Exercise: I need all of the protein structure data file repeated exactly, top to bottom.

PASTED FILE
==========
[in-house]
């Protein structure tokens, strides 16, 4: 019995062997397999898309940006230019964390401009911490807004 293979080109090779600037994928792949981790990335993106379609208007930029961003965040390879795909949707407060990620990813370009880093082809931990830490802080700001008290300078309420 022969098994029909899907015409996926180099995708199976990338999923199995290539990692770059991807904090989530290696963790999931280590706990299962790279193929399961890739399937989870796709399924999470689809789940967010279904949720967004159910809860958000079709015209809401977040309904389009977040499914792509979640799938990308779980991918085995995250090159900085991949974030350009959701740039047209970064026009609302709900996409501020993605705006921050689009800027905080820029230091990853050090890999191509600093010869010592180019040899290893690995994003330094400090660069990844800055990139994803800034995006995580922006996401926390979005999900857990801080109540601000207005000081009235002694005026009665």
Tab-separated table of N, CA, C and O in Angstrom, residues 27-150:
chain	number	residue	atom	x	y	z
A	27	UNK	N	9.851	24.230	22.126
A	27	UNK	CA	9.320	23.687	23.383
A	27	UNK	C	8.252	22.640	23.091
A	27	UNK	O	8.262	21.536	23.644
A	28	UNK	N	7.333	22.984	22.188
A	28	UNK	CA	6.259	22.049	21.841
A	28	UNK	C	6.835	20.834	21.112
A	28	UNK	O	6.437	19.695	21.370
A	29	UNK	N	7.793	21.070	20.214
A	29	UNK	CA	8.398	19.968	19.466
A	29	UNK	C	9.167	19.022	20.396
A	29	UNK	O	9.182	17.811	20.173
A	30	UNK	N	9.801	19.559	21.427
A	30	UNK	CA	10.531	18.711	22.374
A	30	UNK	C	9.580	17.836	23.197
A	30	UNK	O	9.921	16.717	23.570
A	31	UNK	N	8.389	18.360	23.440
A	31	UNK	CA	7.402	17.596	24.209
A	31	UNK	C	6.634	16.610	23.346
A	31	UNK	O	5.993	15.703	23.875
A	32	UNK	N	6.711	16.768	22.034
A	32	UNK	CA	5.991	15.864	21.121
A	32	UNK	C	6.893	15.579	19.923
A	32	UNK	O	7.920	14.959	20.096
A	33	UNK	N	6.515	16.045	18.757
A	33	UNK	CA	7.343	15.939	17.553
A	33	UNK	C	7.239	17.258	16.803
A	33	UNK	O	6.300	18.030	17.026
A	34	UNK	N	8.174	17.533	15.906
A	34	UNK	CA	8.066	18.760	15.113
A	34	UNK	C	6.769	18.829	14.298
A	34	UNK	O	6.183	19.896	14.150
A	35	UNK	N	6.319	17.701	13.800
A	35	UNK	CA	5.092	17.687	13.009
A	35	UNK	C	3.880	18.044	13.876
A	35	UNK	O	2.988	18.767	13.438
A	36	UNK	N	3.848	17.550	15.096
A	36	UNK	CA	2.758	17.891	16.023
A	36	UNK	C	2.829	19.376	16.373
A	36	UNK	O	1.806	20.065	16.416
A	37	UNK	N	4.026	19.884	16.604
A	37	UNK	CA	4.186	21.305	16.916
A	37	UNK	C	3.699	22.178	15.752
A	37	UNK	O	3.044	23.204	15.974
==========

[in-house]
């Protein structure tokens, strides 16, 4: 019995062997397999898309940006230019964390401009911490807004 293979080109090779600037994928792949981790990335993106379609208007930029961003965040390879795909949707407060990620990813370009880093082809931990830490802080700001008290300078309420 022969098994029909899907015409996926180099995708199976990338999923199995290539990692770059991807904090989530290696963790999931280590706990299962790279193929399961890739399937989870796709399924999470689809789940967010279904949720967004159910809860958000079709015209809401977040309904389009977040499914792509979640799938990308779980991918085995995250090159900085991949974030350009959701740039047209970064026009609302709900996409501020993605705006921050689009800027905080820029230091990853050090890999191509600093010869010592180019040899290893690995994003330094400090660069990844800055990139994803800034995006995580922006996401926390979005999900857990801080109540601000207005000081009235002694005026009665």
Tab-separated table of N, CA, C and O in Angstrom, residues 27-150:
chain	number	residue	atom	x	y	z
A	27	UNK	N	9.851	24.230	22.126
A	27	UNK	CA	9.320	23.687	23.383
A	27	UNK	C	8.252	22.640	23.091
A	27	UNK	O	8.262	21.536	23.644
A	28	UNK	N	7.333	22.984	22.188
A	28	UNK	CA	6.259	22.049	21.841
A	28	UNK	C	6.835	20.834	21.112
A	28	UNK	O	6.437	19.695	21.370
A	29	UNK	N	7.793	21.070	20.214
A	29	UNK	CA	8.398	19.968	19.466
A	29	UNK	C	9.167	19.022	20.396
A	29	UNK	O	9.182	17.811	20.173
A	30	UNK	N	9.801	19.559	21.427
A	30	UNK	CA	10.531	18.711	22.374
A	30	UNK	C	9.580	17.836	23.197
A	30	UNK	O	9.921	16.717	23.570
A	31	UNK	N	8.389	18.360	23.440
A	31	UNK	CA	7.402	17.596	24.209
A	31	UNK	C	6.634	16.610	23.346
A	31	UNK	O	5.993	15.703	23.875
A	32	UNK	N	6.711	16.768	22.034
A	32	UNK	CA	5.991	15.864	21.121
A	32	UNK	C	6.893	15.579	19.923
A	32	UNK	O	7.920	14.959	20.096
A	33	UNK	N	6.515	16.045	18.757
A	33	UNK	CA	7.343	15.939	17.553
A	33	UNK	C	7.239	17.258	16.803
A	33	UNK	O	6.300	18.030	17.026
A	34	UNK	N	8.174	17.533	15.906
A	34	UNK	CA	8.066	18.760	15.113
A	34	UNK	C	6.769	18.829	14.298
A	34	UNK	O	6.183	19.896	14.150
A	35	UNK	N	6.319	17.701	13.800
A	35	UNK	CA	5.092	17.687	13.009
A	35	UNK	C	3.880	18.044	13.876
A	35	UNK	O	2.988	18.767	13.438
A	36	UNK	N	3.848	17.550	15.096
A	36	UNK	CA	2.758	17.891	16.023
A	36	UNK	C	2.829	19.376	16.373
A	36	UNK	O	1.806	20.065	16.416
A	37	UNK	N	4.026	19.884	16.604
A	37	UNK	CA	4.186	21.305	16.916
A	37	UNK	C	3.699	22.178	15.752
A	37	UNK	O	3.044	23.204	15.974